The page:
1. Last week, a Black political consultant, Crystal Fincher, tweeted about an unnamed mayoral campaign “trying to stiff a BIPOC firm for services provided.” She didn’t name the campaign, but the firm was obviously Upper Left Strategies, a Black-owned local campaign consulting business. The campaign, it turns out, was that of mayoral candidate Colleen Echohawk.
Echohawk had been working with Upper Left until she replaced them with the Mercury Group, led by former Mike McGinn strategists Bill Broadhead and Julie McCoy, who are white.
Another Echohawk consultant, John Wyble, said the payment to Upper Left—according to campaign disclosure documents, about $15,000—was held up by “paperwork” that the departing consultants needed to sign; although neither Echohawk nor Wyble would elaborate on the kind of paperwork the campaign wanted its former consultants to sign (and Upper Left principal Michael Charles did not respond to calls).
Echohawk confirmed that her campaign did require the consultants to sign a nondisclosure agreement, which she characterized as “standard.”
Other consultants PubliCola asked in general terms about NDAs said they had never had to sign an NDA for a political candidate, although they are fairly common with corporate clients.
2. On Tuesday, Echohawk called on Mayor Jenny Durkan to use FEMA emergency dollars or other sources to move dozens of people living in and around Miller Park, on Capitol Hill, into shelter or housing instead of removing them. Capitol Hill Seattle reported that Durkan’s office said they would not rule removing the encampment if people “refuse” to accept the services on offer, which is basically the administration’s pre-pandemic approach to park encampments.
What’s interesting about Echohawk’s statement, which was prompted by what Echohawk called “the rumbling of a sweep,” was that it represents a clear attempt to distance herself from Durkan, with whom Echohawk and the homeless service organization she runs, Chief Seattle Club, has been a frequent ally, going back to Durkan’s first days in office.
Echohawk didn’t disagree with the idea that the park, which includes playfields and is near Meany Middle School, needs to be accessible to people who want to use the field or play in the park. But she is trying to draw a line between herself (as someone who wants to “get someone—a human services agency—to agree to do the case management”) and the mayor (who, according to Echohawk, still thinks sweeps are an effective response to homelessness.)
Echohawk isn’t, to be clear, offering a specific solution, and her proposal (to link people in Miller Park up with case management and hotel-based shelters) would quickly run into the gears of city contracting bureaucracy and the limitations of existing human service provider staffing. But her efforts to distance herself from Durkan are sure to continue in a race that includes one frontrunner who has declared herself an outsider and another who is currently the president of the City Council, Durkan’s perennial bête noire.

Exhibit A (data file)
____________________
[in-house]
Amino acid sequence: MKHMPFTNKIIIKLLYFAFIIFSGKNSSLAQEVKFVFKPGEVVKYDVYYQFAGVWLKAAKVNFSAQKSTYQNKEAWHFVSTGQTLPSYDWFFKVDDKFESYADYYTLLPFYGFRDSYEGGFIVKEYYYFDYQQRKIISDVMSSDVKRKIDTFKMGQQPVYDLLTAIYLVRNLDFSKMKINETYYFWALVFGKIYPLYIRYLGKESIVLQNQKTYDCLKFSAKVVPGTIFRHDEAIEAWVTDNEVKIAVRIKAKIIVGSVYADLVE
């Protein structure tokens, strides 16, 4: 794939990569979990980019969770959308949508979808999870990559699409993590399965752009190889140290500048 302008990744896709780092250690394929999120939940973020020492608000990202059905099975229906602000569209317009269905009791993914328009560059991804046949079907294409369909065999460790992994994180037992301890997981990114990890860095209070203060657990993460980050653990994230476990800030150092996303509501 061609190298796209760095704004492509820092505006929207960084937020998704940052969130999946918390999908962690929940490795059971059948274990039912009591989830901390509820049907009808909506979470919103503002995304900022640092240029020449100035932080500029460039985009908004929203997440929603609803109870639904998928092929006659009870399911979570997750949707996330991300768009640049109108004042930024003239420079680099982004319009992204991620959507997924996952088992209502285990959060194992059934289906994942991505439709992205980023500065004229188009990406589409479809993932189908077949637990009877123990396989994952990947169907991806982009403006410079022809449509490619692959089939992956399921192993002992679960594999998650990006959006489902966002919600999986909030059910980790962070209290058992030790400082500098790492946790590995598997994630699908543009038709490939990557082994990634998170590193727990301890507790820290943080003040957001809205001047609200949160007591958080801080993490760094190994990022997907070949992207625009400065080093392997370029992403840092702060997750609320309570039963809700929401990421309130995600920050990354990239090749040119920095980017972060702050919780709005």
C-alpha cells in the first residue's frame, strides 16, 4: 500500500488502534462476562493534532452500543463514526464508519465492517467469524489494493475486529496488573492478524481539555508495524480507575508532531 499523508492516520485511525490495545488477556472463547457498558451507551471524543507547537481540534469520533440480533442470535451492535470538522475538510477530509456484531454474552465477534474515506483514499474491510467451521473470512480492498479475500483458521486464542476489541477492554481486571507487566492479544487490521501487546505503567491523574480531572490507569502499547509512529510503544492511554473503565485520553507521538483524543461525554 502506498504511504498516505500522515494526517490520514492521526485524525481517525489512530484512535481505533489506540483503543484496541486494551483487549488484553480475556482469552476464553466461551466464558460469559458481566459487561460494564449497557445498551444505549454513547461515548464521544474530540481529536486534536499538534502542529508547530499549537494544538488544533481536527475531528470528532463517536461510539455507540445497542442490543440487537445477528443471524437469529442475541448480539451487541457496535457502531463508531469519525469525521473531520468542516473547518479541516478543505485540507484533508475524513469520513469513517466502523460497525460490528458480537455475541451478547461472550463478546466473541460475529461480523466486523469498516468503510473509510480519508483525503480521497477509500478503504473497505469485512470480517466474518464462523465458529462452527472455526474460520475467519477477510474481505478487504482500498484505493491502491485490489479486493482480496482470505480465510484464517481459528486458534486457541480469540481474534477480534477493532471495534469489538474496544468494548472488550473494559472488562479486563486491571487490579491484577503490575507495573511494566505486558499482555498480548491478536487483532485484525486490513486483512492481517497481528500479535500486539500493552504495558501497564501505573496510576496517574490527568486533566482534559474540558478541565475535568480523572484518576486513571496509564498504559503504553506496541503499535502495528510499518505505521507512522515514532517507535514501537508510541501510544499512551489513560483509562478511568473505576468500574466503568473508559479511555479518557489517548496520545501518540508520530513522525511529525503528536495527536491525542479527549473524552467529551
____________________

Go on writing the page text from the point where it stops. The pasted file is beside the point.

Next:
3. More than a year into the pandemic, city of Seattle employees who’ve been working from home will get a retroactive stipend for the additional costs associated with setting up home offices, including higher utility costs, Internet service, and other expenses. The maximum per month is $48. Shaun Van Eyk, the union representative for PROTEC17, which represents many city employees, told Fizz the Durkan Administration’s opening offer was $24 a month.
4. Inmates and staff at King County detention facilities are experiencing a new wave of COVID-19 cases, according to new data from the county’s Department of Adult and Juvenile Detention.
Since March 9, 46 inmates have tested positive for the virus, as well as seven staff members. The outbreak has worsened since last weekend, with 19 inmates testing positive on March 22 alone.
The outbreak is among the worst to hit King County detention facilities since the COVID-19 pandemic began last spring. To date, the county has recorded 188 positive cases among inmates, nearly a quarter of them in the past two weeks.
Unlike the most recent uptick in cases last December, which were concentrated in one wing of the downtown facility—the wing that houses “inmate-workers,” who work at the jail itself—the new cluster of positive cases are more diffuse, appearing in several wings of the downtown Seattle facility and in housing units at the detention center in Kent.
In the past year, the inmate population of the two jails has averaged below 1,400—roughly 550 fewer inmates than at the start of the pandemic.
Despite pressure from prisoners’ rights advocates to prioritize inmates in local and state detention centers for vaccination, Washington’s current vaccination schedule won’t give all inmates access to vaccines until the end of March. According to Haglund, King County expects to launch vaccination clinics for inmates on April 6; the county’s Jail Health Services have already begun vaccinating inmates who are 65 and older.
King County’s DAJD has not yet identified the source of the ongoing outbreak.